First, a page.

2G spectrum scam: Many made allegations, but none proved it or even appeared in court, says judge
It appeared that everybody was going by ‘public perception created by rumour, gossip and speculation’, Special CBI Judge OP Saini said his judgment.
Several people made allegations about the 2G spectrum allocation scam, but none appeared before the court to provide evidence or prove their claims, Special CBI Judge OP Saini, who pronounced the judgement in the case on Thursday, said.
All 19 accused, including former Telecom Minister A Raja (pictured above) and Dravida Munnetra Kazhagam MP Kanimozhi were acquitted in the case.
Scores of people had appeared before the court and had submitted that “true facts were not placed before the bench”, Saini said. Some had also demanded that the court summon those the CBI had left out.
“However, none of these applications were found to be supported by any legally admissible material,” Saini said in his order. “All the applications were based either on the material already on court record or wholly irrelevant material. Accordingly, all these applications resulted in dismissal.”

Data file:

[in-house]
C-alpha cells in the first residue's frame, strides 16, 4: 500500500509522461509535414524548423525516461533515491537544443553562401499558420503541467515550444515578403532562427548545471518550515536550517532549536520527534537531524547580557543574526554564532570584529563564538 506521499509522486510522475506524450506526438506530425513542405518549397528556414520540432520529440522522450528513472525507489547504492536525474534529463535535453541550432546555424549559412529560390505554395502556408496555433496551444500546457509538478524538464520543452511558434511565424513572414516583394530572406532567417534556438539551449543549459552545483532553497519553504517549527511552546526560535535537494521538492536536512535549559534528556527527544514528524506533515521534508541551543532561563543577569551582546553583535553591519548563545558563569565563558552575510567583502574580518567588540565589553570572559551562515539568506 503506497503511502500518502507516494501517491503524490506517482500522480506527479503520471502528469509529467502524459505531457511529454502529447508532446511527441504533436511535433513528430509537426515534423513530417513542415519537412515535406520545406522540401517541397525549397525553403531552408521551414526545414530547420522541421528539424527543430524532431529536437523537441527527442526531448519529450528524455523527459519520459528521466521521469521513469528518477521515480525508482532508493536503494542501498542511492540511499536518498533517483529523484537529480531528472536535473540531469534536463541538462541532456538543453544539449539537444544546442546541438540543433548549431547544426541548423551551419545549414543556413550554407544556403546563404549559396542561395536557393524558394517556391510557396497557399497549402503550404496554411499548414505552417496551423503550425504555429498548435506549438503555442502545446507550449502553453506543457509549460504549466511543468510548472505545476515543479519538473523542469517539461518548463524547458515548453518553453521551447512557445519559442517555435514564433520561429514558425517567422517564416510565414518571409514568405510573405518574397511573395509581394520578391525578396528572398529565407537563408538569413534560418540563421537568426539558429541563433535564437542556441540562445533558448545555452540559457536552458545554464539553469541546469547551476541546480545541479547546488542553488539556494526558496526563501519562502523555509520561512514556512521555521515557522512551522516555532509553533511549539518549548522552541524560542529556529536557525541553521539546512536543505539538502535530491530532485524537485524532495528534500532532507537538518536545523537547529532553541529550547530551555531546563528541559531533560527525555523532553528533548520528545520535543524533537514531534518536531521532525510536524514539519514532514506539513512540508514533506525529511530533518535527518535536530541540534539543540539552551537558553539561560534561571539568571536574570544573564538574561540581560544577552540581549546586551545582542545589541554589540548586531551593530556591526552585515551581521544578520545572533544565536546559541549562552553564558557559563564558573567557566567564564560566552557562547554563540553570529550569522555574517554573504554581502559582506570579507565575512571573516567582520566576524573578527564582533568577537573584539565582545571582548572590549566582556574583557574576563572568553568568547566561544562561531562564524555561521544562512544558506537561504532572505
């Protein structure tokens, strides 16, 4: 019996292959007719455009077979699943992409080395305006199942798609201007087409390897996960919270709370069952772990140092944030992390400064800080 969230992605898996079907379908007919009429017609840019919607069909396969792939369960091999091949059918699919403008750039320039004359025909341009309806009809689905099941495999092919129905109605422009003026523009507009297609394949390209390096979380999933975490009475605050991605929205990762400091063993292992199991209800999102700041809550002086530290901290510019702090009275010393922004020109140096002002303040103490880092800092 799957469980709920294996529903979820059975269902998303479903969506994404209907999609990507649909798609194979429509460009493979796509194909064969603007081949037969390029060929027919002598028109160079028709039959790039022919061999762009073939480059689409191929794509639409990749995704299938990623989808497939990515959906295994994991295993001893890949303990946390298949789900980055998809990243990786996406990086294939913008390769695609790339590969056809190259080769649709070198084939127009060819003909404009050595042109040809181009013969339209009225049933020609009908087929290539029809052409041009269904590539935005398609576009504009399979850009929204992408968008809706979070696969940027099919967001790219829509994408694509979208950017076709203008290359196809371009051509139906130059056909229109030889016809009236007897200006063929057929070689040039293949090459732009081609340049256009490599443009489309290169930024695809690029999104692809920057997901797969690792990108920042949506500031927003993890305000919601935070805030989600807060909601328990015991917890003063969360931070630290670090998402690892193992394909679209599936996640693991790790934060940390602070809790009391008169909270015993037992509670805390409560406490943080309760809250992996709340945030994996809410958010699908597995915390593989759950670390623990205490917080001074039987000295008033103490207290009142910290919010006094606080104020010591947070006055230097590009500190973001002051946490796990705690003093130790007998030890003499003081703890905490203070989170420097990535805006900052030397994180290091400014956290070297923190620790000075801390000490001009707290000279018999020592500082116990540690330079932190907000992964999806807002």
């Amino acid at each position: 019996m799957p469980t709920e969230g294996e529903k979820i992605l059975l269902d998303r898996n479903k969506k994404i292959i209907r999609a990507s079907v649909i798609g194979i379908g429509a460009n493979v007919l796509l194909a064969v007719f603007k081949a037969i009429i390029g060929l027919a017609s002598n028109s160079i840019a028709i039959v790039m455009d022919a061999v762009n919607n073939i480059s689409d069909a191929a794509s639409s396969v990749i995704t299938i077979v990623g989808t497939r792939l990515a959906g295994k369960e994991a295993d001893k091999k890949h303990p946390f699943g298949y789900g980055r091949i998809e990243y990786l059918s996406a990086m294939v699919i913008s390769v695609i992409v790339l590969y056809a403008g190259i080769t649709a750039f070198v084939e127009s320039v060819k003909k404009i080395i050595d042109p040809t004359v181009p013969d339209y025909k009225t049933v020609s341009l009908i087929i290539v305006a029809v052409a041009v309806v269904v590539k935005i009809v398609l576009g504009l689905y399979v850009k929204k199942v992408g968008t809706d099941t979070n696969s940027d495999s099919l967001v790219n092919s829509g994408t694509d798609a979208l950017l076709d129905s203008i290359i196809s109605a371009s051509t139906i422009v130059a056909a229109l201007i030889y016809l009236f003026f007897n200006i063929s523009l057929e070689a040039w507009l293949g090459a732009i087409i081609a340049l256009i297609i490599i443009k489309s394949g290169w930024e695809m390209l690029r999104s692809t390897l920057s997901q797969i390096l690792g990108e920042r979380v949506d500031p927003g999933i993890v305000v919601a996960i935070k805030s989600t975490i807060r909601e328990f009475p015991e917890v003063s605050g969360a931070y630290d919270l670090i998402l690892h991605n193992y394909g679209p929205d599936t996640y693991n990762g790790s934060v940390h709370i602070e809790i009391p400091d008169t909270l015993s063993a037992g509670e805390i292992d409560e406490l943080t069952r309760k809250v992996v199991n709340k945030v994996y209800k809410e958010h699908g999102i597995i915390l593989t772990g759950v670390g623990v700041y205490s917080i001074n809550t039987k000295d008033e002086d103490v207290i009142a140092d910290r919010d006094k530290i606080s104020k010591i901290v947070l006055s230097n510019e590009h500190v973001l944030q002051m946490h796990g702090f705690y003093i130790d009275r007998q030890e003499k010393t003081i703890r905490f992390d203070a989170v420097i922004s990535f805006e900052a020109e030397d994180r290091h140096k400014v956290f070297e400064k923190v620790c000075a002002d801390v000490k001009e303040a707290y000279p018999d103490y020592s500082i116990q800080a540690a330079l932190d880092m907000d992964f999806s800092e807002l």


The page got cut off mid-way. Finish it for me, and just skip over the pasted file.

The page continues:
BJP leader Subramanian Swamy was among the first people to write to Manmohan Singh, who was prime minister at the time, about the scam. He later filed a plea asking for former Union Home Minister P Chidambaram to be prosecuted in the case.
Prominent “public-spirited persons” had gone on record to allege wrongdoings in the case, the judge said. But no one volunteered to enter the witness box. This only showed that nobody had any “firsthand material”, he said.
Saini gave the example of one petition. “The last of such applications was filed on August 28, 2017, by one Dr Amaidhy, a senior citizen from Chennai,” Saini said. “He alleged the investigation of the instant case was not conducted in a fair manner.” The judge said the petitioner also alleged that the murder of Sadhick Batcha, who was willing to become an approver, was not investigated properly. “However, this application was found to be full of unfounded allegations and dismissed.”
“I may also add that for the last seven years, I religiously sat in the open court from 10 am to 5 pm, awaiting for someone with some legally admissible evidence in his possession, but all in vain,” Saini said.
Everybody was going by “public perception created by rumour, gossip and speculation”, he ruled. “Public perception has no place in judicial proceedings,” he said.